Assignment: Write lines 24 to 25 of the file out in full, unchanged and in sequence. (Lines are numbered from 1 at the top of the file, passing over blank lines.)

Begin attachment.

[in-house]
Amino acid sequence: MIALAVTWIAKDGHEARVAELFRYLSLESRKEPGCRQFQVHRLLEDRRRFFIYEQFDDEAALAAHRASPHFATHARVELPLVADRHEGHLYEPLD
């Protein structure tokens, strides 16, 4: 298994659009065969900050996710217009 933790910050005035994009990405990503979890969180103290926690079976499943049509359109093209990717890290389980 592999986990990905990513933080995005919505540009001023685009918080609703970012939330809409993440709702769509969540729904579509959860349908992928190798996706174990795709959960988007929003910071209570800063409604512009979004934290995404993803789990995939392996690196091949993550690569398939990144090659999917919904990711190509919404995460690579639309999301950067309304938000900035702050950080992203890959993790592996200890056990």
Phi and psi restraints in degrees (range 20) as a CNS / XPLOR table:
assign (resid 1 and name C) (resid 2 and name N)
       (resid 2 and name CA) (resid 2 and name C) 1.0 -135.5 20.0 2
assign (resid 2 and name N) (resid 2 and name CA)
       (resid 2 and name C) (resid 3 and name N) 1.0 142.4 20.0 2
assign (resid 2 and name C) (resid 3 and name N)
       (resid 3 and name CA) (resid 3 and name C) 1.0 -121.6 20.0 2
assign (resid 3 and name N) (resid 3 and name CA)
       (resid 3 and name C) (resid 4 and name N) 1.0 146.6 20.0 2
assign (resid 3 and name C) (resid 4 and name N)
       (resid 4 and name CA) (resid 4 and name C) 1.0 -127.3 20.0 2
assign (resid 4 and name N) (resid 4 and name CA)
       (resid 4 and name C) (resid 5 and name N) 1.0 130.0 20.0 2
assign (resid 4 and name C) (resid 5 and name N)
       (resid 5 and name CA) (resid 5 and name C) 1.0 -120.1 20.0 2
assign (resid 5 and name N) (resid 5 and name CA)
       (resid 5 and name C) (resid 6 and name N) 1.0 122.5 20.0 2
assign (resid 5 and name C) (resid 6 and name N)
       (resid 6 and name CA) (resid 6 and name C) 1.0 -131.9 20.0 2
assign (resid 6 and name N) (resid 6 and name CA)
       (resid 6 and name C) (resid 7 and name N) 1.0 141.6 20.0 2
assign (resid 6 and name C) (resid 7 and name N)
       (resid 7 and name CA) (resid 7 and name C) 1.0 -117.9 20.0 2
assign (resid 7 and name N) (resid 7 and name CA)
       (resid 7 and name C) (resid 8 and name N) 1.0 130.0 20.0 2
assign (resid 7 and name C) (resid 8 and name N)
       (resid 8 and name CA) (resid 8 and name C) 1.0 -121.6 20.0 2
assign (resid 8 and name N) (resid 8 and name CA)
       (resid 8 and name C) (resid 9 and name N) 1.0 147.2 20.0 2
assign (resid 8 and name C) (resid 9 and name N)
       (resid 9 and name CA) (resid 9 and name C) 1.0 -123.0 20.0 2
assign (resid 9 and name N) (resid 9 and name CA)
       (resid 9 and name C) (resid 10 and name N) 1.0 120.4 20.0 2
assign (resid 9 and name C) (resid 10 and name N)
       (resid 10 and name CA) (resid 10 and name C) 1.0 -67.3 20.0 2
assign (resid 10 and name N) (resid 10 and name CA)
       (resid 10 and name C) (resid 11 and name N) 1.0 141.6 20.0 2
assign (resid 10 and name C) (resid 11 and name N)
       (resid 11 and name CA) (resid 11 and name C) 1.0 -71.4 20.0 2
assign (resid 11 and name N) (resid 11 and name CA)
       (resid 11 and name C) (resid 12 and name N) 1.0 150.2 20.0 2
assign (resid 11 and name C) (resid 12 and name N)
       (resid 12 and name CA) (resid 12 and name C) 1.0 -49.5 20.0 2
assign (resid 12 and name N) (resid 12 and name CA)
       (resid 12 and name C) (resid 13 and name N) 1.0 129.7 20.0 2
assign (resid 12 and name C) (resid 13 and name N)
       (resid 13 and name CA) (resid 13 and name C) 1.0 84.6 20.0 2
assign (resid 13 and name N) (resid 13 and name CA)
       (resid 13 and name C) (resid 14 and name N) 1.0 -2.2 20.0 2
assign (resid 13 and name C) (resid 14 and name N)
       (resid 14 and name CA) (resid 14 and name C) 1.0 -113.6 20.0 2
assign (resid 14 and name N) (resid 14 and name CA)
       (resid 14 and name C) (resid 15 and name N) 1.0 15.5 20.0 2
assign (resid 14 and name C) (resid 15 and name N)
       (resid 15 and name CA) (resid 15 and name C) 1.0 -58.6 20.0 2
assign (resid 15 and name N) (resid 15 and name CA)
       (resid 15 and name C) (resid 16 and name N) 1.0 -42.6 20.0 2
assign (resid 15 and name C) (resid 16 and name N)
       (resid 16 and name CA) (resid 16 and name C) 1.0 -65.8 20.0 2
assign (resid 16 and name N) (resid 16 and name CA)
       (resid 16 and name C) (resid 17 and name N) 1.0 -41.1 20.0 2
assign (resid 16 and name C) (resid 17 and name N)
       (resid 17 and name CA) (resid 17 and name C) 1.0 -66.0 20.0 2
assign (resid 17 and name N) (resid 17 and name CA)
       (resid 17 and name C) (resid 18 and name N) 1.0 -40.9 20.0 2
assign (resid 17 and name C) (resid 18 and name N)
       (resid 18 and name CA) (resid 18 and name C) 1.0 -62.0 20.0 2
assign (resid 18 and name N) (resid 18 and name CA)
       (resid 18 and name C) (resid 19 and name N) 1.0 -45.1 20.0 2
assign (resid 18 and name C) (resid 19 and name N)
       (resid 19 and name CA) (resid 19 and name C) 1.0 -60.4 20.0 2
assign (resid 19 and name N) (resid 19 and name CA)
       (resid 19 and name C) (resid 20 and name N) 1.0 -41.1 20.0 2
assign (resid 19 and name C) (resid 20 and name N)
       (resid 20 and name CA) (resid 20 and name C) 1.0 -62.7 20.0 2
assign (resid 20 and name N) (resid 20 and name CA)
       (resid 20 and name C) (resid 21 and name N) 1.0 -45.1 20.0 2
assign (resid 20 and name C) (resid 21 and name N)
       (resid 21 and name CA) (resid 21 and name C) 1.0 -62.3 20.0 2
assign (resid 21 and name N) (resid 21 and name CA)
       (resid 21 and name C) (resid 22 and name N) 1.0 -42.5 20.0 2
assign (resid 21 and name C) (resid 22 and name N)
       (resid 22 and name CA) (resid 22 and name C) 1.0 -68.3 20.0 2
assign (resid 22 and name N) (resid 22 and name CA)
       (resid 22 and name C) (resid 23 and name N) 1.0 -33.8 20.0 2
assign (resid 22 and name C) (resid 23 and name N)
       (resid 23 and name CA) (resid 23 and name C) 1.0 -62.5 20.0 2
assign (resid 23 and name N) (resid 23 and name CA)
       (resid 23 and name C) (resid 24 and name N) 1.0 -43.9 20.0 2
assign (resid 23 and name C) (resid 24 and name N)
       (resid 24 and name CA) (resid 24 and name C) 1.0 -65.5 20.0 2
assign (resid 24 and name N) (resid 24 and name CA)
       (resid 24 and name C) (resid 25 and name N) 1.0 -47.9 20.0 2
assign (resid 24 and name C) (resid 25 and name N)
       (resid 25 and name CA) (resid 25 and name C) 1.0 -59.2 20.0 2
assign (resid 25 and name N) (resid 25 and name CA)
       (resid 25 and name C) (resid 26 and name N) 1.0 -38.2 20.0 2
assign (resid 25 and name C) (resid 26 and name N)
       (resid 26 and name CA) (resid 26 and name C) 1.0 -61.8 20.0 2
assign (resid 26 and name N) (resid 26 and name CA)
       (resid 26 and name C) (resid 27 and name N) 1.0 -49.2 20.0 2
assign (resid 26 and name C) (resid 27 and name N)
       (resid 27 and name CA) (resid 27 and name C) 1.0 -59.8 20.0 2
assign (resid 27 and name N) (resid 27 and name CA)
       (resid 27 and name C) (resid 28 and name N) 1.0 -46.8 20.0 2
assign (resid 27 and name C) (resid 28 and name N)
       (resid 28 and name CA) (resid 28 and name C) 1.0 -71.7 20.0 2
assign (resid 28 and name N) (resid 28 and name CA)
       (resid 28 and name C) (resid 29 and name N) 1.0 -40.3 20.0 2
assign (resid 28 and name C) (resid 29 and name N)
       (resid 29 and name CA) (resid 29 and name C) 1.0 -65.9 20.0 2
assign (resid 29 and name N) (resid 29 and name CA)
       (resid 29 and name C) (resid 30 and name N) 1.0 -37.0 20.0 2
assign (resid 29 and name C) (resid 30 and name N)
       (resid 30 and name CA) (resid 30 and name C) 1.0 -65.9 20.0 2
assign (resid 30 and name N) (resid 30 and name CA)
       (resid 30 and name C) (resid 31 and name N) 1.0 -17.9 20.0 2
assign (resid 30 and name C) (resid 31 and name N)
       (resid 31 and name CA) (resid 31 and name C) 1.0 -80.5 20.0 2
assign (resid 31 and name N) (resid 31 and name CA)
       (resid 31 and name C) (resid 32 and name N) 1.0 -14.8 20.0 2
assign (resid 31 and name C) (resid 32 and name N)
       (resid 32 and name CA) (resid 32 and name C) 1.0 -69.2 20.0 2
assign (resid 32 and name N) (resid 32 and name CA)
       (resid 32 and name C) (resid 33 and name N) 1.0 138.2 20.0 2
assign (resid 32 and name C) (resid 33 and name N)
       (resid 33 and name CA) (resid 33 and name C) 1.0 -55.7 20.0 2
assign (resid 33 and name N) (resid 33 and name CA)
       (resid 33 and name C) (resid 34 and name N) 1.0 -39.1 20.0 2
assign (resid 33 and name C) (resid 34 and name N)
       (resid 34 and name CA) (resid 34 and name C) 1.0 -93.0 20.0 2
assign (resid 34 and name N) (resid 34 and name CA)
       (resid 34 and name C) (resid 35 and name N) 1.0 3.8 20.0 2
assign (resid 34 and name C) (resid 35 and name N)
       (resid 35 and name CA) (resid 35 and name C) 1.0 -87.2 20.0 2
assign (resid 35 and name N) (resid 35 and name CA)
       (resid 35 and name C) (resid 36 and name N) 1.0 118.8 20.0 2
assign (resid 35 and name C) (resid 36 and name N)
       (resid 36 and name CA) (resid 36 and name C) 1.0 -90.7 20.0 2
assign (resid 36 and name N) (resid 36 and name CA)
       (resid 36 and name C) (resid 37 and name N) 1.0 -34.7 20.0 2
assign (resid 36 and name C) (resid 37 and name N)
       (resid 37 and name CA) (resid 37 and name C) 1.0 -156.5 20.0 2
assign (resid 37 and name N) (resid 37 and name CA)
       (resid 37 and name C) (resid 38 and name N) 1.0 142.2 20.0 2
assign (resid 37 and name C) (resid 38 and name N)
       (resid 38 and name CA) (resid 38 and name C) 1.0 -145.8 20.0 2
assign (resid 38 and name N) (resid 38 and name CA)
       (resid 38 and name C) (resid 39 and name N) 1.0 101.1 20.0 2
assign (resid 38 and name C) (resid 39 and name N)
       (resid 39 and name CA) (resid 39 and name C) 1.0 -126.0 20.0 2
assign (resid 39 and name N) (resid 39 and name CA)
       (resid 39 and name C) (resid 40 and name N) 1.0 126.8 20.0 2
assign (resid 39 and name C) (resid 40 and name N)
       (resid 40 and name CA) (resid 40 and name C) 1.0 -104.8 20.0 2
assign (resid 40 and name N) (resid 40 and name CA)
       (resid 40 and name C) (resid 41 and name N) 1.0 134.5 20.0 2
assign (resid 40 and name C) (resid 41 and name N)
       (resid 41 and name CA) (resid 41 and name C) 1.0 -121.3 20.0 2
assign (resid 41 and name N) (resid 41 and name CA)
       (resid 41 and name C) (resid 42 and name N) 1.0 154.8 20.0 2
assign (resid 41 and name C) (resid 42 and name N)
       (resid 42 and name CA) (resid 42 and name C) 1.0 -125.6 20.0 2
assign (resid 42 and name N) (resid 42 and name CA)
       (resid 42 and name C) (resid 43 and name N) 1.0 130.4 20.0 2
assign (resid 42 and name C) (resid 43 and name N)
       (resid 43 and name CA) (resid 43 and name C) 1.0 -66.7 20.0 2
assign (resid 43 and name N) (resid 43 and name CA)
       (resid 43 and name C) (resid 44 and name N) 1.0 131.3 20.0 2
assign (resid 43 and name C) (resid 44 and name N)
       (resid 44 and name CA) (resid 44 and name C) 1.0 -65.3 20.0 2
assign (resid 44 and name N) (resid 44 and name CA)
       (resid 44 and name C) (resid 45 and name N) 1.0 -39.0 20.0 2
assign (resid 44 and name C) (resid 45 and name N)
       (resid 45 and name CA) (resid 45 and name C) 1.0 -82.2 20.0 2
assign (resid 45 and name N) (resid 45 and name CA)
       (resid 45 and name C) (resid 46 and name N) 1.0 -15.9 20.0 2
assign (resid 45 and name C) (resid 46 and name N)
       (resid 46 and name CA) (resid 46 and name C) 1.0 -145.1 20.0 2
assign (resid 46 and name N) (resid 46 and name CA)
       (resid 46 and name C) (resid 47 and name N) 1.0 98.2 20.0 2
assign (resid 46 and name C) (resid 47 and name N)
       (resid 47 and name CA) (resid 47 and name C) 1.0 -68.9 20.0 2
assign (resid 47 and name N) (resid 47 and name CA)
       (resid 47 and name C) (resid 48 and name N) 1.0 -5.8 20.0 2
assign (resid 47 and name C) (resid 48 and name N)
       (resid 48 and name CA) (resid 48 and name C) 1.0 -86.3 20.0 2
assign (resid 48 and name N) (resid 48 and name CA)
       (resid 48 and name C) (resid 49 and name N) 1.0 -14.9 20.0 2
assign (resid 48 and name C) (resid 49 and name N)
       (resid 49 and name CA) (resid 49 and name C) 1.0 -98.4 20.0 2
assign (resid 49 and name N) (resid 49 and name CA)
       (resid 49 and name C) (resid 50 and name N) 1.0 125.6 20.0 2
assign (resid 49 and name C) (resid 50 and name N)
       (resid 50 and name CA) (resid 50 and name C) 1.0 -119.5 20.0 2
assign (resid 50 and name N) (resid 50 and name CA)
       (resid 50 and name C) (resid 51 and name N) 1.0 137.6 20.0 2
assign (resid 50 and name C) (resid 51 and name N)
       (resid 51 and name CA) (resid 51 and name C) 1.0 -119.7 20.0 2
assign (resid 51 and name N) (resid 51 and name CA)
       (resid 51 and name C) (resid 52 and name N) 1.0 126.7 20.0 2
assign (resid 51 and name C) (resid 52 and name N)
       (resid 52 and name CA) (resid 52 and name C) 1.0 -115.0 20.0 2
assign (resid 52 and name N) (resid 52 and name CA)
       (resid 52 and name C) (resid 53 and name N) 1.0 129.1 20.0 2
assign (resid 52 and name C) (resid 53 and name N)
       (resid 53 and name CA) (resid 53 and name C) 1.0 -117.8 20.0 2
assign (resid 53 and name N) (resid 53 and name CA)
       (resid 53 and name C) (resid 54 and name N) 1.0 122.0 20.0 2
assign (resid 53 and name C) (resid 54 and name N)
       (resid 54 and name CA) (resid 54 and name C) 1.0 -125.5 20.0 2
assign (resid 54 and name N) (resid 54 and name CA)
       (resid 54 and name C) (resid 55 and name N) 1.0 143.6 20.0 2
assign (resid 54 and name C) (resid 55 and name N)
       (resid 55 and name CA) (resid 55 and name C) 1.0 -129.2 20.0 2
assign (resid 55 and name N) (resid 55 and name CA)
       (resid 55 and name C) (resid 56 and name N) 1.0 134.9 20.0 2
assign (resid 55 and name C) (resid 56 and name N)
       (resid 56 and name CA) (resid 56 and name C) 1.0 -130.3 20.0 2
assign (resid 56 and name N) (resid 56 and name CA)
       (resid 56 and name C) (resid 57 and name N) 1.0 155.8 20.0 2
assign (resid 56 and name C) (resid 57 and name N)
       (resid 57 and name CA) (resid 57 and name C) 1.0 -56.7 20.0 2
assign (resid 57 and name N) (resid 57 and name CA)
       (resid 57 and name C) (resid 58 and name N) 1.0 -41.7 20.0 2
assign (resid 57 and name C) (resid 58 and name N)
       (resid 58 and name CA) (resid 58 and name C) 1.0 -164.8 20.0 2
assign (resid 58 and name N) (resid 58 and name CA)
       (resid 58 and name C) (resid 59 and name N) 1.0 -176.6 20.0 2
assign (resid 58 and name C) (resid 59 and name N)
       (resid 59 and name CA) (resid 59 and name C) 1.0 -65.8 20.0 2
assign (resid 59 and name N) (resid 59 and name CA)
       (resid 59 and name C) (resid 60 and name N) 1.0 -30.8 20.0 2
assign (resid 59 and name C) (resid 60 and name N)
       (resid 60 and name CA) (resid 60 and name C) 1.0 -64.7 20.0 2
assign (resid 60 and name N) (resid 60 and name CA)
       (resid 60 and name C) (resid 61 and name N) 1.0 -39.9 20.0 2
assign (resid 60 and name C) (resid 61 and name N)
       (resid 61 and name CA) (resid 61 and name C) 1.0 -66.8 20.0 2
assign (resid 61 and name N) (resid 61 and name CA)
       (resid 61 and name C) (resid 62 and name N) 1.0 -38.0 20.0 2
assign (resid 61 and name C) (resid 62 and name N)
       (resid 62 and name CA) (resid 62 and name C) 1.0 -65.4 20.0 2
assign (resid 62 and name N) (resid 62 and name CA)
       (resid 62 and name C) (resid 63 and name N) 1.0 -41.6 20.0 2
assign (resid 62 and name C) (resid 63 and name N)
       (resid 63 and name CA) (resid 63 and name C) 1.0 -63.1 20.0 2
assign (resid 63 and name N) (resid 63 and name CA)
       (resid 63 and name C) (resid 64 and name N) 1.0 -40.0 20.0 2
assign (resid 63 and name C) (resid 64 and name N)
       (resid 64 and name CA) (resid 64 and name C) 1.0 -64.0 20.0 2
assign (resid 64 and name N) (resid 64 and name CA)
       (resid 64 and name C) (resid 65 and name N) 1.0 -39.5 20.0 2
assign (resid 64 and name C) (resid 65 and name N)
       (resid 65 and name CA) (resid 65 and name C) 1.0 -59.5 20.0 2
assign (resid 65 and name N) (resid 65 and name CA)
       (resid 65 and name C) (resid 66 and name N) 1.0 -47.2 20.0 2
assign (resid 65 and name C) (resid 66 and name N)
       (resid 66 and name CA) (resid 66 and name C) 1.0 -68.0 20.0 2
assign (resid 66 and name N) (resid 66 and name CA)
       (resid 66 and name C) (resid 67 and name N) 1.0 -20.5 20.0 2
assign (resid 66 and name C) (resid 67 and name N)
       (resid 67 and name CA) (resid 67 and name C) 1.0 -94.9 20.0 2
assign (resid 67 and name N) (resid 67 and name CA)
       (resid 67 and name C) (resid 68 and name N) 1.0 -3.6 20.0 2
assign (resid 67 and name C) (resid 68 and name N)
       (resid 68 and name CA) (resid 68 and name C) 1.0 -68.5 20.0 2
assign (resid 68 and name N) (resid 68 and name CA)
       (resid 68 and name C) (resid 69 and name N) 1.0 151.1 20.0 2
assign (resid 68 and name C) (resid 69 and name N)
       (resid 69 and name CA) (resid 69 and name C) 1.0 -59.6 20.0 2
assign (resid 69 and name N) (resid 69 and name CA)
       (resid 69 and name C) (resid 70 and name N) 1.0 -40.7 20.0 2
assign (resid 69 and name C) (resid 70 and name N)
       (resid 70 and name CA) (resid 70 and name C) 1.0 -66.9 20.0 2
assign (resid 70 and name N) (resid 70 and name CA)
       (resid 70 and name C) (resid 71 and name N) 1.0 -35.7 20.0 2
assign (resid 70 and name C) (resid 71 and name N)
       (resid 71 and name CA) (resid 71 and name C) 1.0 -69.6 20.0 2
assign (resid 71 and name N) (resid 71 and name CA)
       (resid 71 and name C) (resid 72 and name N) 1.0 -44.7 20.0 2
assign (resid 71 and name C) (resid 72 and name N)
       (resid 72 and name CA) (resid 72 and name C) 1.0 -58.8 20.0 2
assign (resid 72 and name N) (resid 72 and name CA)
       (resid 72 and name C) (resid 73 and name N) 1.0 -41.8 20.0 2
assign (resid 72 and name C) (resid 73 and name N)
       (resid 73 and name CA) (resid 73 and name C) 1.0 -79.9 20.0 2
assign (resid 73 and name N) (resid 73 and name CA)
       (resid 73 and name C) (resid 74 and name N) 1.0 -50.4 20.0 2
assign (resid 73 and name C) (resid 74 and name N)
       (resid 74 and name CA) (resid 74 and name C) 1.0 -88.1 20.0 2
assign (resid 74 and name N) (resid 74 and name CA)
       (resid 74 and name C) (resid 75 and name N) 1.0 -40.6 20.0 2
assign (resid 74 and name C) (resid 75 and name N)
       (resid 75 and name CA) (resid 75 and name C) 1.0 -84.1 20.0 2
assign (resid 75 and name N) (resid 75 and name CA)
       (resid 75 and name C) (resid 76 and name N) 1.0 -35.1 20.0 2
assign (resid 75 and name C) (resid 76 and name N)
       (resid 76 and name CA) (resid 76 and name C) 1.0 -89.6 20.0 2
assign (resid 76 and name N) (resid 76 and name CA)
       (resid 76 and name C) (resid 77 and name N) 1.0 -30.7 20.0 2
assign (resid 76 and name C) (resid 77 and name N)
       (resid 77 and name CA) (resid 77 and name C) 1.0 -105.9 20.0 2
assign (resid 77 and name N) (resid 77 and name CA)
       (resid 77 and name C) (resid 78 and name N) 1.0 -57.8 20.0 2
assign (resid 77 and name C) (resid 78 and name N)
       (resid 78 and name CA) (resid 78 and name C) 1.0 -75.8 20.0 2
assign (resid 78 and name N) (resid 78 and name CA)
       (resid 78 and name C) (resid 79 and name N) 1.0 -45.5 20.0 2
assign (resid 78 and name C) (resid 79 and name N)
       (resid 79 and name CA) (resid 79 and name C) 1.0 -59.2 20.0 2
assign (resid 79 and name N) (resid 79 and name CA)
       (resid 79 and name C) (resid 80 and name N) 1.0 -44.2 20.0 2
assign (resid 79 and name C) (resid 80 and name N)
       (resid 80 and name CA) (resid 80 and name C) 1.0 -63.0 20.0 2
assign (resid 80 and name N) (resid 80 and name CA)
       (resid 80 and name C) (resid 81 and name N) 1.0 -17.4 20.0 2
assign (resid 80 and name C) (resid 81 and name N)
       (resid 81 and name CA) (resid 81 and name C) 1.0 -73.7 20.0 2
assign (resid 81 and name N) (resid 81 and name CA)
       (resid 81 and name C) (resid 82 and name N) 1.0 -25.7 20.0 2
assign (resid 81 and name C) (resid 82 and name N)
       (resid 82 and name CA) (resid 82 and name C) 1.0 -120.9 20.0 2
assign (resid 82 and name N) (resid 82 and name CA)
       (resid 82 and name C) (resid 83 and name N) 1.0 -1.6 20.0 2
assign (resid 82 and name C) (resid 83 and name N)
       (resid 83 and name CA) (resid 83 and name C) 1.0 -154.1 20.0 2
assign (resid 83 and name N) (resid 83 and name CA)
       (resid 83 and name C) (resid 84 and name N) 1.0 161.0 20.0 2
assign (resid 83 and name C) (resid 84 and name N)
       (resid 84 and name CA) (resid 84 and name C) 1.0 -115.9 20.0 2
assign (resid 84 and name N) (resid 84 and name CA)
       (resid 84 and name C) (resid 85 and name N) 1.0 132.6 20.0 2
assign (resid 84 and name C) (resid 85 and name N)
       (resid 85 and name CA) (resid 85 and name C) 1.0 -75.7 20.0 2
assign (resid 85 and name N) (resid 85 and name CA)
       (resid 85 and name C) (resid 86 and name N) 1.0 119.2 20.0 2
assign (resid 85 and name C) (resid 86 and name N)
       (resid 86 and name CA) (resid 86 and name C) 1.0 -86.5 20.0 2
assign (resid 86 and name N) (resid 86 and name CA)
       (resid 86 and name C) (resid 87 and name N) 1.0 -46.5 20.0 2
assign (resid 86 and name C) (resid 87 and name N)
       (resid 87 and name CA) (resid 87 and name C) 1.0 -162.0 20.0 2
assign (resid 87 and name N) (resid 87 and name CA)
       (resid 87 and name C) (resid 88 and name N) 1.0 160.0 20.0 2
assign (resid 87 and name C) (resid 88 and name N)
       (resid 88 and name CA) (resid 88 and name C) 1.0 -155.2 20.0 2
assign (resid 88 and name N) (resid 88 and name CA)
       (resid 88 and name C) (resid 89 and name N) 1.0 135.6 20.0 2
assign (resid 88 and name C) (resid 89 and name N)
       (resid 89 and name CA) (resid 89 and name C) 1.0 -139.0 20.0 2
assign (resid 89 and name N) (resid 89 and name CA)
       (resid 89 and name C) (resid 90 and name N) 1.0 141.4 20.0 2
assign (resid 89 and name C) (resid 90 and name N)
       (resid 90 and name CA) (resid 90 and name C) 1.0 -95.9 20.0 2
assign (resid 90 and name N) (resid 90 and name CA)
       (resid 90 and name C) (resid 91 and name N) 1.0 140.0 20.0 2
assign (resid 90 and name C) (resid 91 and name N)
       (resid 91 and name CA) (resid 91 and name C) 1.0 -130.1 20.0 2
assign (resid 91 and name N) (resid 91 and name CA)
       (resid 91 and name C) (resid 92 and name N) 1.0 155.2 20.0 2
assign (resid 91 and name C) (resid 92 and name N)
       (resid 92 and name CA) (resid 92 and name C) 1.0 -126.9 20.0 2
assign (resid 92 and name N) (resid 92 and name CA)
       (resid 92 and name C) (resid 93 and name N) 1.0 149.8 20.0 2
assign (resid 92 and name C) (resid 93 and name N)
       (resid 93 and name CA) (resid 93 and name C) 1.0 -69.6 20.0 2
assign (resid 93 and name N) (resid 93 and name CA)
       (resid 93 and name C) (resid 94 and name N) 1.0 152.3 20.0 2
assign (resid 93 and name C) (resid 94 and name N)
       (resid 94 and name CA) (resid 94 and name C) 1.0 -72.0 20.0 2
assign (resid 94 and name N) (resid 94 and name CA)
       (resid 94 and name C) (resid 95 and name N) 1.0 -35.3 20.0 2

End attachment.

       (resid 6 and name C) (resid 7 and name N) 1.0 141.6 20.0 2
assign (resid 6 and name C) (resid 7 and name N)